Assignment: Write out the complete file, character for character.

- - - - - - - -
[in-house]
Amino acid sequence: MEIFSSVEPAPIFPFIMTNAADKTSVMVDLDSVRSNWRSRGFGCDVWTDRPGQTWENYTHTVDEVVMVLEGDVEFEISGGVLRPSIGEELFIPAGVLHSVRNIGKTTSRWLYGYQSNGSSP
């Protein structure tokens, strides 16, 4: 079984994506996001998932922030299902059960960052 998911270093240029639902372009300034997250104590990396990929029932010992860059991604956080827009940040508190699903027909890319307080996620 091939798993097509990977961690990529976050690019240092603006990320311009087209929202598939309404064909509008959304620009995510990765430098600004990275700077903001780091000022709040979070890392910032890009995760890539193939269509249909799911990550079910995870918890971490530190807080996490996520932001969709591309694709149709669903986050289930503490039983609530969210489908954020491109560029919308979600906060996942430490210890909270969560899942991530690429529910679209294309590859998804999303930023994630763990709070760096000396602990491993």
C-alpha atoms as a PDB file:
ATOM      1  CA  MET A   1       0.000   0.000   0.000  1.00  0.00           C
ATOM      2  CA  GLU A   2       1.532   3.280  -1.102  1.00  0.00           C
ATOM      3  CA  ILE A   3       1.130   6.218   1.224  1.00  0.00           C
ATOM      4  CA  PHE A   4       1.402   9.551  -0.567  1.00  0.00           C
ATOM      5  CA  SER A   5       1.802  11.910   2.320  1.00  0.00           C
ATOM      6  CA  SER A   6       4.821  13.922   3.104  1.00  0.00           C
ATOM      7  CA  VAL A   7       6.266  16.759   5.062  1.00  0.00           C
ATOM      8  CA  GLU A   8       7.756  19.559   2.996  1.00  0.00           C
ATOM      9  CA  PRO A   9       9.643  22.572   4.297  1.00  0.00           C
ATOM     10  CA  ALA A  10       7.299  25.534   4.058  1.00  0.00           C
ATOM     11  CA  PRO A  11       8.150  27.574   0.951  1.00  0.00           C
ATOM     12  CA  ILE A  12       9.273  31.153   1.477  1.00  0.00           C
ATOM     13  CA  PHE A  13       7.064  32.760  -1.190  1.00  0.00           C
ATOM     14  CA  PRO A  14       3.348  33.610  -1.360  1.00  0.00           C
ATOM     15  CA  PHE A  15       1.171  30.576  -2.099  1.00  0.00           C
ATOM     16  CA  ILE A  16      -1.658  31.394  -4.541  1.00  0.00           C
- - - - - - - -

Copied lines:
[in-house]
Amino acid sequence: MEIFSSVEPAPIFPFIMTNAADKTSVMVDLDSVRSNWRSRGFGCDVWTDRPGQTWENYTHTVDEVVMVLEGDVEFEISGGVLRPSIGEELFIPAGVLHSVRNIGKTTSRWLYGYQSNGSSP
């Protein structure tokens, strides 16, 4: 079984994506996001998932922030299902059960960052 998911270093240029639902372009300034997250104590990396990929029932010992860059991604956080827009940040508190699903027909890319307080996620 091939798993097509990977961690990529976050690019240092603006990320311009087209929202598939309404064909509008959304620009995510990765430098600004990275700077903001780091000022709040979070890392910032890009995760890539193939269509249909799911990550079910995870918890971490530190807080996490996520932001969709591309694709149709669903986050289930503490039983609530969210489908954020491109560029919308979600906060996942430490210890909270969560899942991530690429529910679209294309590859998804999303930023994630763990709070760096000396602990491993």
C-alpha atoms as a PDB file:
ATOM      1  CA  MET A   1       0.000   0.000   0.000  1.00  0.00           C
ATOM      2  CA  GLU A   2       1.532   3.280  -1.102  1.00  0.00           C
ATOM      3  CA  ILE A   3       1.130   6.218   1.224  1.00  0.00           C
ATOM      4  CA  PHE A   4       1.402   9.551  -0.567  1.00  0.00           C
ATOM      5  CA  SER A   5       1.802  11.910   2.320  1.00  0.00           C
ATOM      6  CA  SER A   6       4.821  13.922   3.104  1.00  0.00           C
ATOM      7  CA  VAL A   7       6.266  16.759   5.062  1.00  0.00           C
ATOM      8  CA  GLU A   8       7.756  19.559   2.996  1.00  0.00           C
ATOM      9  CA  PRO A   9       9.643  22.572   4.297  1.00  0.00           C
ATOM     10  CA  ALA A  10       7.299  25.534   4.058  1.00  0.00           C
ATOM     11  CA  PRO A  11       8.150  27.574   0.951  1.00  0.00           C
ATOM     12  CA  ILE A  12       9.273  31.153   1.477  1.00  0.00           C
ATOM     13  CA  PHE A  13       7.064  32.760  -1.190  1.00  0.00           C
ATOM     14  CA  PRO A  14       3.348  33.610  -1.360  1.00  0.00           C
ATOM     15  CA  PHE A  15       1.171  30.576  -2.099  1.00  0.00           C
ATOM     16  CA  ILE A  16      -1.658  31.394  -4.541  1.00  0.00           C